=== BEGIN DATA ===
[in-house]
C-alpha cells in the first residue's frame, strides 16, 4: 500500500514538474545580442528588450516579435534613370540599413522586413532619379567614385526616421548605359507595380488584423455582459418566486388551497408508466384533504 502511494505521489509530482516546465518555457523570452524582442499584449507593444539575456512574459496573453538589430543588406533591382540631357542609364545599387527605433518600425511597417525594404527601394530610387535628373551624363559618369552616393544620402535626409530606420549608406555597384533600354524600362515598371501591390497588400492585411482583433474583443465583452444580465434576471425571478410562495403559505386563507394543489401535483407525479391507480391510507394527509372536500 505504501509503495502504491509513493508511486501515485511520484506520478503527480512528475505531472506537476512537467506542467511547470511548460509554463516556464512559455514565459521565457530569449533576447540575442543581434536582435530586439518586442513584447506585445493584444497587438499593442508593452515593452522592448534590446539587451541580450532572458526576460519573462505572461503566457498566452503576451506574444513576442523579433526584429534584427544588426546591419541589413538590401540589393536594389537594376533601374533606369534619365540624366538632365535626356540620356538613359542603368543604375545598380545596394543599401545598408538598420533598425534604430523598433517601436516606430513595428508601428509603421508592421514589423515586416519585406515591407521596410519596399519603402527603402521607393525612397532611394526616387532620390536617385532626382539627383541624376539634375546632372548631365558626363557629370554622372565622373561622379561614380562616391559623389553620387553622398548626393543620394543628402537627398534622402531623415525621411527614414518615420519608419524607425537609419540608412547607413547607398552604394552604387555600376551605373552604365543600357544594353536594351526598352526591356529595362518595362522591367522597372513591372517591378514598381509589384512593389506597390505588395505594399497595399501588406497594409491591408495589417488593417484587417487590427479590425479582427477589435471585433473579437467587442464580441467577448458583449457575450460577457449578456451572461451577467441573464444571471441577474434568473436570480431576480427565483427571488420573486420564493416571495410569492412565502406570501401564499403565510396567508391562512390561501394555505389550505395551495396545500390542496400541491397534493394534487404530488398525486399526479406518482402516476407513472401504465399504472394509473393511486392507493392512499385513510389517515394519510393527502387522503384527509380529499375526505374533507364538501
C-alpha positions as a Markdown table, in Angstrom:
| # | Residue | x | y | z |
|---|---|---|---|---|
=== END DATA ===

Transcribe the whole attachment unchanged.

[in-house]
C-alpha cells in the first residue's frame, strides 16, 4: 500500500514538474545580442528588450516579435534613370540599413522586413532619379567614385526616421548605359507595380488584423455582459418566486388551497408508466384533504 502511494505521489509530482516546465518555457523570452524582442499584449507593444539575456512574459496573453538589430543588406533591382540631357542609364545599387527605433518600425511597417525594404527601394530610387535628373551624363559618369552616393544620402535626409530606420549608406555597384533600354524600362515598371501591390497588400492585411482583433474583443465583452444580465434576471425571478410562495403559505386563507394543489401535483407525479391507480391510507394527509372536500 505504501509503495502504491509513493508511486501515485511520484506520478503527480512528475505531472506537476512537467506542467511547470511548460509554463516556464512559455514565459521565457530569449533576447540575442543581434536582435530586439518586442513584447506585445493584444497587438499593442508593452515593452522592448534590446539587451541580450532572458526576460519573462505572461503566457498566452503576451506574444513576442523579433526584429534584427544588426546591419541589413538590401540589393536594389537594376533601374533606369534619365540624366538632365535626356540620356538613359542603368543604375545598380545596394543599401545598408538598420533598425534604430523598433517601436516606430513595428508601428509603421508592421514589423515586416519585406515591407521596410519596399519603402527603402521607393525612397532611394526616387532620390536617385532626382539627383541624376539634375546632372548631365558626363557629370554622372565622373561622379561614380562616391559623389553620387553622398548626393543620394543628402537627398534622402531623415525621411527614414518615420519608419524607425537609419540608412547607413547607398552604394552604387555600376551605373552604365543600357544594353536594351526598352526591356529595362518595362522591367522597372513591372517591378514598381509589384512593389506597390505588395505594399497595399501588406497594409491591408495589417488593417484587417487590427479590425479582427477589435471585433473579437467587442464580441467577448458583449457575450460577457449578456451572461451577467441573464444571471441577474434568473436570480431576480427565483427571488420573486420564493416571495410569492412565502406570501401564499403565510396567508391562512390561501394555505389550505395551495396545500390542496400541491397534493394534487404530488398525486399526479406518482402516476407513472401504465399504472394509473393511486392507493392512499385513510389517515394519510393527502387522503384527509380529499375526505374533507364538501
C-alpha positions as a Markdown table, in Angstrom:
| # | Residue | x | y | z |
|---|---|---|---|---|